Book Reviews by Today, I Read…

February 24

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Short Story Review: The Imaginary Friend by D.W. Cropper

by Ann-Katrina

Bonechillers cover The Imaginary Friend is a 16 page short story from the anthology Bonechillers: 13 Twisted Tales of Terror by D.W. Cropper.

Short Synopsis

After moving into an old house on Hudson street, Henry, the youngest, makes a new friend named Bonnie. His parents believe Bonnie is imaginary, but Henry’s older sister suspects otherwise…and she’s right.

My Thoughts on The Imaginary Friend

There was an air of familiarity to the story—family moving into an old house with a restless spirit seeking something it once lost—but it didn’t feel stale.

Although I could easily predict that Henry’s imaginary friend wasn’t imaginary and that bad things would happen, I still held my breath at certain sections and even gasped at a certain revelation about Bonnie. That’s how this story garnered my respect, because it’s not easy to write a truly creepy story while still respecting your audience’s sensibilities.

Rather than rely on blood and guts for scares, Cropper uses vivid language that gets under your skin and for truly young (or sensitive) readers it could cause nightmares.

Final rating: B+

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February 24

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Short Story Review: The Faery Handbag by Kelly Link

by Ann-Katrina

Pretty Monsters coverThe 25 page short story The Faery Handbag is from the anthology Pretty Monsters by Kelly Link or you can read it for free on her website.

Short Synopsis

A grieving Genevieve is searching for her recently deceased grandmother’s very special handbag. As she does so, she explains who her grandmother was, where she came from, and what makes the handbag so special.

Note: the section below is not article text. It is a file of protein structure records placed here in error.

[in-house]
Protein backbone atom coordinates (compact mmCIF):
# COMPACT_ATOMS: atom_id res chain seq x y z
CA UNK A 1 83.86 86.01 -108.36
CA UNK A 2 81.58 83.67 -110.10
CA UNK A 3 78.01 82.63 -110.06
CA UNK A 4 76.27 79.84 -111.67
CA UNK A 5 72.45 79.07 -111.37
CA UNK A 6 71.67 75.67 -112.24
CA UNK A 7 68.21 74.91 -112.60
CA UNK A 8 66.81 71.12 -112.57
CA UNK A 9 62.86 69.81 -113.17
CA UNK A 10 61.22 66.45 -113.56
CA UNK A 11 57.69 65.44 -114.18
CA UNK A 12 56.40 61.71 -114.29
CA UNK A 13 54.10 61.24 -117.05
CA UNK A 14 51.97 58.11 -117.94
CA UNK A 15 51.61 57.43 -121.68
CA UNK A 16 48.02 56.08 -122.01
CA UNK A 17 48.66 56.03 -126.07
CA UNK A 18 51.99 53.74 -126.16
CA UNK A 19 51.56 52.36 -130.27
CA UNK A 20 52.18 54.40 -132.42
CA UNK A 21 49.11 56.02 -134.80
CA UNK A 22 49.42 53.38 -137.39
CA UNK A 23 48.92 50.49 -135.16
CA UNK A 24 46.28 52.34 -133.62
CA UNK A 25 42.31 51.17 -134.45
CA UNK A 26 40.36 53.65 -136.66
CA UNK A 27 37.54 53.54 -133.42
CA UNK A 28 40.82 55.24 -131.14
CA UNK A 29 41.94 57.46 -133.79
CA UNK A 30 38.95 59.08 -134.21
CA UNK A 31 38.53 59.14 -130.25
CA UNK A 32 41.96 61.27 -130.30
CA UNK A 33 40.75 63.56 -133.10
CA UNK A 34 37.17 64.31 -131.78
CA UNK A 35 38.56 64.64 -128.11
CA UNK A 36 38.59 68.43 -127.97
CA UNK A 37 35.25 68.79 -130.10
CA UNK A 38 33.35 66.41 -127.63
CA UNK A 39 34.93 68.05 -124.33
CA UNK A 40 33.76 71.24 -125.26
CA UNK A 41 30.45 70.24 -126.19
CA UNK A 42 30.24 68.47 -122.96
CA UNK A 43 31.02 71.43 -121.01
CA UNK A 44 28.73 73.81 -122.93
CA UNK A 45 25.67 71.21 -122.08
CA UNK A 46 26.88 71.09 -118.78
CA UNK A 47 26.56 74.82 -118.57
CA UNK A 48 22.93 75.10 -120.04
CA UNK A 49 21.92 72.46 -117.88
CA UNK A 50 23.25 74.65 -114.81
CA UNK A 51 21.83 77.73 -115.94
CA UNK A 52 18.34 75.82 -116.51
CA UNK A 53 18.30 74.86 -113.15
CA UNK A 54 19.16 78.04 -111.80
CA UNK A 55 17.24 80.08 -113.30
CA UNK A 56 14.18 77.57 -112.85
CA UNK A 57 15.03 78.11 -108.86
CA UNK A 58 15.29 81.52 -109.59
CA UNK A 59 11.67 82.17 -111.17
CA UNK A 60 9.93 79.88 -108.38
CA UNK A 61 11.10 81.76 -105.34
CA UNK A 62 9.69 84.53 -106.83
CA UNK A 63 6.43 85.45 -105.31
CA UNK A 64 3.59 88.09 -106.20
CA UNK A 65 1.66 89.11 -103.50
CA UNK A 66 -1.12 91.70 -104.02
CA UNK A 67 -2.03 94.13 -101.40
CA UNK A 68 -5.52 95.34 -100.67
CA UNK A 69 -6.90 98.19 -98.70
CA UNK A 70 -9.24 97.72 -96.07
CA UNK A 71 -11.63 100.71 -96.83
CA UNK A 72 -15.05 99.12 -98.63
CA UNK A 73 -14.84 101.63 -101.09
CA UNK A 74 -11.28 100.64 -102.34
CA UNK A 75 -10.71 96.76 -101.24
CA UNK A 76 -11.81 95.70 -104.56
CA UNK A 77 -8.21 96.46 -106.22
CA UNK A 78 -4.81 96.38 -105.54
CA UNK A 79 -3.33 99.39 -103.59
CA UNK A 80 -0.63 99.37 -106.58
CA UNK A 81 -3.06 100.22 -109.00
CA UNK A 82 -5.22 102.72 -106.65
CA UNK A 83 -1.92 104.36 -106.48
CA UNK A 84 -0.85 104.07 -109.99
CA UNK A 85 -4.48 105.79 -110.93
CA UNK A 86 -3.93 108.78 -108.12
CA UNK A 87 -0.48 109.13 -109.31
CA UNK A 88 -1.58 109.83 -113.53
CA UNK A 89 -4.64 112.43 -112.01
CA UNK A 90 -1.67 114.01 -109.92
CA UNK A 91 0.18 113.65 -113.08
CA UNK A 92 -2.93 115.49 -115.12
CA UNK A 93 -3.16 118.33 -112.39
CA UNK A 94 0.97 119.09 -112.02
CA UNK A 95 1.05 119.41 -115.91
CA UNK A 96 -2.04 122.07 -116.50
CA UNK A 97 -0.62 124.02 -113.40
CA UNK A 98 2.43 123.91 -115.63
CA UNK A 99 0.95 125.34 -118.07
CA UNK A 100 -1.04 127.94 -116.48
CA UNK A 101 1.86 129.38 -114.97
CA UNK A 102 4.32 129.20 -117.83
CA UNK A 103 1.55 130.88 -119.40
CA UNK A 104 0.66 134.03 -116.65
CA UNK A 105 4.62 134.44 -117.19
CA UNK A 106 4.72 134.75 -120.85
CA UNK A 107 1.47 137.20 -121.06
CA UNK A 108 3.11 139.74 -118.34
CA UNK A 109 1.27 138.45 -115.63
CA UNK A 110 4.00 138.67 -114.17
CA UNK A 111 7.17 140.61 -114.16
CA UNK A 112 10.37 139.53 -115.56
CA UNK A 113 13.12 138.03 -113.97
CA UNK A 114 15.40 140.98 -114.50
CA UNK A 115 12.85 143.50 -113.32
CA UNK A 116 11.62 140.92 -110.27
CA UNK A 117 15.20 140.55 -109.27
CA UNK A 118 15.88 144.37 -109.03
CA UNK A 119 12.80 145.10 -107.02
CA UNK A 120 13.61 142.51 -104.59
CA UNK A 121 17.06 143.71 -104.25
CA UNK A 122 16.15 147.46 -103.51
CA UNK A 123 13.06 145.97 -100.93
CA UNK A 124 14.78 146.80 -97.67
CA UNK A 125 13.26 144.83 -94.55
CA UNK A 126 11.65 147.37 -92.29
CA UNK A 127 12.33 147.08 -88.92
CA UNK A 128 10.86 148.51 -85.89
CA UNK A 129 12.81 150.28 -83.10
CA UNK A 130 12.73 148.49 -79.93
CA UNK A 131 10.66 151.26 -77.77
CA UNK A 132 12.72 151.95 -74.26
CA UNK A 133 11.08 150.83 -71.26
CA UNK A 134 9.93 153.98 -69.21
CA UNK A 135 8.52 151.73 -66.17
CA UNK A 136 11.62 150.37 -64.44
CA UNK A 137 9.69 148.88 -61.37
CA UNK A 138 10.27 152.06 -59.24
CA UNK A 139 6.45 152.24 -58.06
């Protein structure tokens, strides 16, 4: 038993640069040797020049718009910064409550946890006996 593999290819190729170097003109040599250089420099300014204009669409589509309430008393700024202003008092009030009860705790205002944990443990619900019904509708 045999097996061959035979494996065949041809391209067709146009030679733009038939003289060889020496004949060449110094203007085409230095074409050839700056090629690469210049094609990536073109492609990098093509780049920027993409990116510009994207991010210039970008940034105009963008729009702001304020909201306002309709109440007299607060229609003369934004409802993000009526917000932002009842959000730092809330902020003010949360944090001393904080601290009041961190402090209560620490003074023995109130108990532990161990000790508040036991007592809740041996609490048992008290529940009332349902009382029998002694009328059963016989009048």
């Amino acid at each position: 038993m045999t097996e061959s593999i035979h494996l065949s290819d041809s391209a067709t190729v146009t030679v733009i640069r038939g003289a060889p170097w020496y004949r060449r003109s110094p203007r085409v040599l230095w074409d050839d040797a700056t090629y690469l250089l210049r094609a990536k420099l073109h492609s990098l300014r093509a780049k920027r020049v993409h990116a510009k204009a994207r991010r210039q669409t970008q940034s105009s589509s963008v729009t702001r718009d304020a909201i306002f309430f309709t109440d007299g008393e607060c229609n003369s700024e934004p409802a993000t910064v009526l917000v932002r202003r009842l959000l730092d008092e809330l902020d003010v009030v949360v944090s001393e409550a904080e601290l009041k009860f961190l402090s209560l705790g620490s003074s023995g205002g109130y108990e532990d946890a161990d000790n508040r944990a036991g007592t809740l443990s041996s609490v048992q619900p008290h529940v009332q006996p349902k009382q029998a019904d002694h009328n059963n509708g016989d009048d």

My Thoughts on The Faery Handbag

Like ‘The Wizards of Perfil‘ I’m left unsure of what I feel.

As with Link’s other stories this one was readable. It flowed well and before I knew it I slammed into the end. And I do mean slammed. The end was so abrupt that it felt unsettling, but similar to ‘The Wrong Grave‘ it left you with plenty to ponder. Unfortunately, though, I didn’t like it, the abruptness (I like the plenty to ponder part).

One aspect of the story that I found skillfully mastered was the unreliable narrator. Enough doubt is cast about Genevieve’s story to keep you guessing about whether she’s telling the truth, whether she’s outright lying, or whether she’s just a girl trying to cope with the loss of her beloved grandmother and missing (boy)friend Jake. It even cast enough doubt to question the existence of her grandmother and Jake. This story certainly isn’t what it seems.

Despite loving Link’s writing style and her dexterity with voice, I wasn’t in love with this story and that’s mainly because of the denouement…there wasn’t one.

Final rating: C+

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February 17

Comments: 2

Short Story Review: The Wizards of Perfil by Kelly Link

by Ann-Katrina

Pretty Monsters cover The 30 page short story The Wizards of Perfil is from the anthology Pretty Monsters by Kelly Link.

Short Synopsis

A mad king has declared war on everyone leaving families broken and fear in his wake. An orphan named Onion, in the care of his aunt, is nearly sold into slavery, but at the last moment, the stranger from Perfil decides to take Onion’s ill-tempered cousin Halsa. Onion and Halsa are both special, they share the same gift, so while Halsa rides off to serve the Wizards of Perfil, it’s as though Onion is right there with her. In time, Halsa, after much hard labor, and Onion learn that the Wizards are nothing like they’d expected.

My Thoughts on The Wizards of Perfil